March 2010: The Pink Pound Experience, These Four Walls, Three Houses Down, TK Paradza, Tokyo Street Gang, Trei, Young Sid

Pixel by pixel, emo melancholia, the speakeasy, backwards and forwards, not much bothered with humans, the day’s headlines.

The Pink Pound Experience “Easy Come, Easy Go”

Here’s a band with a name that’s much more interesting than the band itself. It makes me wish there was a band dedicated to the premise of gay British people having higher than average discretionary spending power. Instead we have a New Zealand electropop group, delivering a really average song. The video shows the band playing through grotesque grainy digital effects, as if they’re being pulled apart by the pixel. It’s really becoming a trope for electropop songs – the band presented as if they’re in some sort of Tron-like universe. So at this stage, I’d be more impressed by a video that did something different.

Director: Tim van Dammen

These Four Walls “Love Song”

I’ve come to have so much affection for These Four Walls, as they’ve grown and improved. Yay, guys. “Love Song” is a melancholic looking at the remnants of a broken relationship, so the video has plenty of frowns and black clothes. The band perform their song in a faux forest studio set, while petals fall down. We also see a young woman who is having a lot of trouble writing something in a notebook. Both the song and video have a hopeful ending – the troublesome relationship may be over, but there’s time to move on to something new and/or dancing amongst the petals.

Director: Anthony Plant

Three Houses Down “Oh It’s Good”

It always intrigued me that Three Houses Down had a name that was just one synonym away from 3 Doors Down, but the two bands couldn’t be less alike. THD bring breezy Aotearoa reggae, and the “Oh It’s Good” video is a colourful animated job. It follows a couple who are going to a basement speakeasy. It takes them over one minute of walking through twisting corridors to get there, and there’s even more faffing about when they get to the bar itself. A band is hastily put together and the guy joins them for a singalong. The video ends up looking like the opening titles for a kids cartoon, but then “Oh It’s Good” has the simple positive message of a children’s song.

Director: Greg Buckley, Nigel Ward

TK Paradza featuring Deach “Mr Liar”

I like a good backwards video, but “Mr Liar” doesn’t really add much to it. In the video, TK Paradza – who would later go on to be part of radio station boyband Titanium – hangs out around Wellington’s bar scene on Blair Street. I get what they’re trying to do – tell a story, then tell it in reverse to add more layers – but it doesn’t quite work. (For a successful version of this idea, see Måns Zelmerlöw’s “Should’ve Gone Home”). Instead “Mr Liar” is focused too much on Blair Street goings-on and not enough on the core story of the video and showing why the viewer should be involved in it.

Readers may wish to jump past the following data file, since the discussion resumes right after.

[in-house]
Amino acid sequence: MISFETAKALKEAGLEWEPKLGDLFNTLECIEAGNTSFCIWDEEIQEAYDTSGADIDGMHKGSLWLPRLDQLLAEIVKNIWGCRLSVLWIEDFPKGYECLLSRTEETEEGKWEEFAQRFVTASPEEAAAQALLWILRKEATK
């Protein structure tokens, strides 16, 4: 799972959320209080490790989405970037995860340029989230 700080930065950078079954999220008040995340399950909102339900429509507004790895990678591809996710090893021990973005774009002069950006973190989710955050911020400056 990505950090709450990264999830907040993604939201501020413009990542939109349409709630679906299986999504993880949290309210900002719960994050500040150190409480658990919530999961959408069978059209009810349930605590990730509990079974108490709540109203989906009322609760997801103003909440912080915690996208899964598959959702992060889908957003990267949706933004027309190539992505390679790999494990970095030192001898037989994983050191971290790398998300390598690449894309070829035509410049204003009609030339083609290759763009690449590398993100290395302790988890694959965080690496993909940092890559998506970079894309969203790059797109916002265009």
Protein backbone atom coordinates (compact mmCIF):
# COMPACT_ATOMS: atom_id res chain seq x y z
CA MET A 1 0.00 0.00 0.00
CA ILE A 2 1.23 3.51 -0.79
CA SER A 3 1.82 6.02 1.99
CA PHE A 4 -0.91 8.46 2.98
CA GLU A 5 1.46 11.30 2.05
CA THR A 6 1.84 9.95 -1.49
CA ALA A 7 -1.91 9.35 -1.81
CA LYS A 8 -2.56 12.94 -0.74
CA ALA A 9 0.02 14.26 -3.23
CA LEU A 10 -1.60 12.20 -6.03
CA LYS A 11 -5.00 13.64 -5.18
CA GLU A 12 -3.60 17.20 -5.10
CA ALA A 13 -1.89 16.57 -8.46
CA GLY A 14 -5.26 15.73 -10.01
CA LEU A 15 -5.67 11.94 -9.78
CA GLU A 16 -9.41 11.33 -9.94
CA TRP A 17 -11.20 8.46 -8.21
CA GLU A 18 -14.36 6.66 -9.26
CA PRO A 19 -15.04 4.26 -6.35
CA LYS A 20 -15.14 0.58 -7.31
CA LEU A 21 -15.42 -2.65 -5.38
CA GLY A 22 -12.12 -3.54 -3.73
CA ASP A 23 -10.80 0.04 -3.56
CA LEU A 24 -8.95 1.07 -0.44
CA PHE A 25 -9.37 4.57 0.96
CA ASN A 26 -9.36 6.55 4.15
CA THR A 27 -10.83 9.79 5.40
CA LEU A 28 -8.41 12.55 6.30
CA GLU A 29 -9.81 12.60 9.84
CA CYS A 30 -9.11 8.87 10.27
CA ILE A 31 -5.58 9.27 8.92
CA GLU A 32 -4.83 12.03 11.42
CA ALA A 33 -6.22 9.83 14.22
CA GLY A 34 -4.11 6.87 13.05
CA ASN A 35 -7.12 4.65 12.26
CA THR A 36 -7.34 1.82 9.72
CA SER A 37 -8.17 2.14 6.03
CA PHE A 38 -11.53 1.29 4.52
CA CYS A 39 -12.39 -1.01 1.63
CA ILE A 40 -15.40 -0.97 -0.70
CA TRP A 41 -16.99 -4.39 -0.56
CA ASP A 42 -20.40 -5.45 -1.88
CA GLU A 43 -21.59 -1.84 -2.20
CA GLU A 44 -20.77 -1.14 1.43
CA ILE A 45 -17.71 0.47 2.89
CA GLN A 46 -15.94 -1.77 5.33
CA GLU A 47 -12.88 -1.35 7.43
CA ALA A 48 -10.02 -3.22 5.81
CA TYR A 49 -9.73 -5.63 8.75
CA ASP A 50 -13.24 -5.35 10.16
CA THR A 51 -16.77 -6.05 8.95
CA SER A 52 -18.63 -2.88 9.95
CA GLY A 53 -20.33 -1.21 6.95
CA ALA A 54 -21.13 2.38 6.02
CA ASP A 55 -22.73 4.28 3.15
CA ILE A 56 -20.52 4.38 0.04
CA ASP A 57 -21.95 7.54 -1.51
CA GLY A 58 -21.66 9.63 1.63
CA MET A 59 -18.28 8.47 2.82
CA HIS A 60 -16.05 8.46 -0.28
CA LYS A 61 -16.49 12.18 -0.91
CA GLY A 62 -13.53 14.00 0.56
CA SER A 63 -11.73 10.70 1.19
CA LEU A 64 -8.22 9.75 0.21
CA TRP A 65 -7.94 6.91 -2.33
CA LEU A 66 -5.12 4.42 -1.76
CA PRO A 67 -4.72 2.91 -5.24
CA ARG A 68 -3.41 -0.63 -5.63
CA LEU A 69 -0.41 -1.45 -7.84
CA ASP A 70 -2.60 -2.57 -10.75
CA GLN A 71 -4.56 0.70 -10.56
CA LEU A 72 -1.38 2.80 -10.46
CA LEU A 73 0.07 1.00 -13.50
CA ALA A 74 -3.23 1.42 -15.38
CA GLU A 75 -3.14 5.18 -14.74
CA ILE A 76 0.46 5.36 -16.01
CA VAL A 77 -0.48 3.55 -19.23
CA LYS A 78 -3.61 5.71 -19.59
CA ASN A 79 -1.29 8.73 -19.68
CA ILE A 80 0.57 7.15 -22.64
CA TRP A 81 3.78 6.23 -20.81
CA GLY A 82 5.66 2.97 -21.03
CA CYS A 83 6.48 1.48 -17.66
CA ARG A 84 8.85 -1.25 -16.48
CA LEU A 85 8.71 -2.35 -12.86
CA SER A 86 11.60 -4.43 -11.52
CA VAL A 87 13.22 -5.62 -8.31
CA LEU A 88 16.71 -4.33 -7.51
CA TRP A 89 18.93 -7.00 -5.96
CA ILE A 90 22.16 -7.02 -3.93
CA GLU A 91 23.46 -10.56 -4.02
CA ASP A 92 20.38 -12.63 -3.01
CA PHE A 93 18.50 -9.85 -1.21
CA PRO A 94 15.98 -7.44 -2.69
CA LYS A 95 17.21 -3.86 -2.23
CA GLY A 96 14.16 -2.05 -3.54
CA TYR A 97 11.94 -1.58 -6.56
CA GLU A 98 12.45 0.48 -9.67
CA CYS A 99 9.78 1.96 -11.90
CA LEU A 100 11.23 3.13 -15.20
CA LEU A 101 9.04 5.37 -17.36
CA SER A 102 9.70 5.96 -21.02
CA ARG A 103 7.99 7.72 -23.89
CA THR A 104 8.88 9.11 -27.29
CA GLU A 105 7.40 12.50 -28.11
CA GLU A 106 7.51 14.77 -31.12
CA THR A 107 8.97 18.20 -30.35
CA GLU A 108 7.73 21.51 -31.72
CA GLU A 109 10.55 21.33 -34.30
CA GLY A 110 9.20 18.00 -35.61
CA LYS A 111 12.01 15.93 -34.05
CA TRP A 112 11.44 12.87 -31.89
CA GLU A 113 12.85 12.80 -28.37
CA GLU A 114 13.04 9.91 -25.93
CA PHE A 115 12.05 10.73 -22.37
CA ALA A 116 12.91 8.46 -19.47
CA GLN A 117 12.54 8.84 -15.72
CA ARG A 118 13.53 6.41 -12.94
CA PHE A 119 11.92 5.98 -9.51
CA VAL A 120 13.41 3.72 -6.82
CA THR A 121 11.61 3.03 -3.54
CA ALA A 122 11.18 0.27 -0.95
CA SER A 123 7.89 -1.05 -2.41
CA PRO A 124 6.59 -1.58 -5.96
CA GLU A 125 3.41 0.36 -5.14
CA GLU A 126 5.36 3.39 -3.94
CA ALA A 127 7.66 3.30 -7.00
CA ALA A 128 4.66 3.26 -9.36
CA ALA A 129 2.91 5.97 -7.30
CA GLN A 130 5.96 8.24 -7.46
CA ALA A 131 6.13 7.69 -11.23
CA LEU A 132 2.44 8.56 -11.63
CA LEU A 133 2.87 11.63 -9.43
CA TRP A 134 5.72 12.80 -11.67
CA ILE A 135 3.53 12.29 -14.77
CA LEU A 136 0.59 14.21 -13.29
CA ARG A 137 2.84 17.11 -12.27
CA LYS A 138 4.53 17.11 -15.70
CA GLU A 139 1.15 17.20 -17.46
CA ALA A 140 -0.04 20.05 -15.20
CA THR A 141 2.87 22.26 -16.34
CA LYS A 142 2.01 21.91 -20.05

Director: Darwin Go
Nga Taonga Sound & Vision

Tokyo Street Gang “She Said” – missing

I’m pretty sure that there’s no “She Said” video, but I’m still including it here because it’s on all the list I’m working with, including NZ On Air’s list of completed videos. But yet I can’t even find evidence of a released song called “She Said”, let alone its video.

Trei & State of Mind “Thunderbiscuit”

Guys, according to the YouTube description, this is an “all-star collaboration between two of New Zealand’s biggest DnB names”. The video to this almighty collaboration takes a form of a pin board of photos, with grainy video footage and a countdown clock that seems to be running in real time. “Thunderbiscuit” is instrumental, and the video isn’t much bothered with humans. But it creates an edgy drum and bass world, where it feels like everything is just on the verge of falling apart.

Director: Brendon Davies-Patrick

Young Sid featuring Kayo “Never Waste a Day”

“Never Waste a Day” is Young Sid’s wake-up call following the death of his mother to cancer. Like Kelly Clarkson, he’s taken inspiration from Nietzsche’s famous quote and is determined to make the most of his life. Kayo’s sung chorus adds a softer touch to the song, strengthening Young Sid’s transformation from an angry young man to a positive role model. He performs the song in a room lined with newspaper, with bold headlines recapping his career highlights. The song itself doesn’t quite feel like the big hit it was trying to be, but with Young Sid being so person and open, it doesn’t need to be.

Director: Andy Morton
Nga Taonga Sound & Vision

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